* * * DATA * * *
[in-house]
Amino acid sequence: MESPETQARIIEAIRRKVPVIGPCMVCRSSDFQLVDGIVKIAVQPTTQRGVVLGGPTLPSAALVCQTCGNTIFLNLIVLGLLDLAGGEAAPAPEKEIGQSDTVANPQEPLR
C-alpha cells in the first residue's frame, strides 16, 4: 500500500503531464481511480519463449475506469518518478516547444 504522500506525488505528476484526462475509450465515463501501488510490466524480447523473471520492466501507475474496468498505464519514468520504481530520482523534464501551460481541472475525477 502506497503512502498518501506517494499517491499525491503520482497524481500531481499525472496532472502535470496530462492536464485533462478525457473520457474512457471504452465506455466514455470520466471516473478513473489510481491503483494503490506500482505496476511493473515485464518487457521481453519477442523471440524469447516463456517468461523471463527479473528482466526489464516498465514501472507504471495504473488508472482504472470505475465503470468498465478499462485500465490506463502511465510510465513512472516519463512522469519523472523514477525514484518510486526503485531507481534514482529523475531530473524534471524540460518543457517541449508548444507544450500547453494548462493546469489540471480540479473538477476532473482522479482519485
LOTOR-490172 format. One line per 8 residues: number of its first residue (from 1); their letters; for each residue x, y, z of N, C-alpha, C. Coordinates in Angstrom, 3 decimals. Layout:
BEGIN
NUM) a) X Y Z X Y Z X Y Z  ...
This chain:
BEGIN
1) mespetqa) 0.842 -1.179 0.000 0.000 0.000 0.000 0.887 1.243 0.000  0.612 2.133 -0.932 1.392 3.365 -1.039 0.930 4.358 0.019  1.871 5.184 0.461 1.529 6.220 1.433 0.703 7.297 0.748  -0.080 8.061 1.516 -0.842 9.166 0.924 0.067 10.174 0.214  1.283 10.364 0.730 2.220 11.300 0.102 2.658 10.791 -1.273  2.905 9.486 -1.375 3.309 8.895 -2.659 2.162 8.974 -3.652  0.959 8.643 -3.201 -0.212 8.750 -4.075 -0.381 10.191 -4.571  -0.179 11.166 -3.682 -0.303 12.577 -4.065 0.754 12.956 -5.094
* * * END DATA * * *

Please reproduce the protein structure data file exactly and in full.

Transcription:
[in-house]
Amino acid sequence: MESPETQARIIEAIRRKVPVIGPCMVCRSSDFQLVDGIVKIAVQPTTQRGVVLGGPTLPSAALVCQTCGNTIFLNLIVLGLLDLAGGEAAPAPEKEIGQSDTVANPQEPLR
C-alpha cells in the first residue's frame, strides 16, 4: 500500500503531464481511480519463449475506469518518478516547444 504522500506525488505528476484526462475509450465515463501501488510490466524480447523473471520492466501507475474496468498505464519514468520504481530520482523534464501551460481541472475525477 502506497503512502498518501506517494499517491499525491503520482497524481500531481499525472496532472502535470496530462492536464485533462478525457473520457474512457471504452465506455466514455470520466471516473478513473489510481491503483494503490506500482505496476511493473515485464518487457521481453519477442523471440524469447516463456517468461523471463527479473528482466526489464516498465514501472507504471495504473488508472482504472470505475465503470468498465478499462485500465490506463502511465510510465513512472516519463512522469519523472523514477525514484518510486526503485531507481534514482529523475531530473524534471524540460518543457517541449508548444507544450500547453494548462493546469489540471480540479473538477476532473482522479482519485
LOTOR-490172 format. One line per 8 residues: number of its first residue (from 1); their letters; for each residue x, y, z of N, C-alpha, C. Coordinates in Angstrom, 3 decimals. Layout:
BEGIN
NUM) a) X Y Z X Y Z X Y Z  ...
This chain:
BEGIN
1) mespetqa) 0.842 -1.179 0.000 0.000 0.000 0.000 0.887 1.243 0.000  0.612 2.133 -0.932 1.392 3.365 -1.039 0.930 4.358 0.019  1.871 5.184 0.461 1.529 6.220 1.433 0.703 7.297 0.748  -0.080 8.061 1.516 -0.842 9.166 0.924 0.067 10.174 0.214  1.283 10.364 0.730 2.220 11.300 0.102 2.658 10.791 -1.273  2.905 9.486 -1.375 3.309 8.895 -2.659 2.162 8.974 -3.652  0.959 8.643 -3.201 -0.212 8.750 -4.075 -0.381 10.191 -4.571  -0.179 11.166 -3.682 -0.303 12.577 -4.065 0.754 12.956 -5.094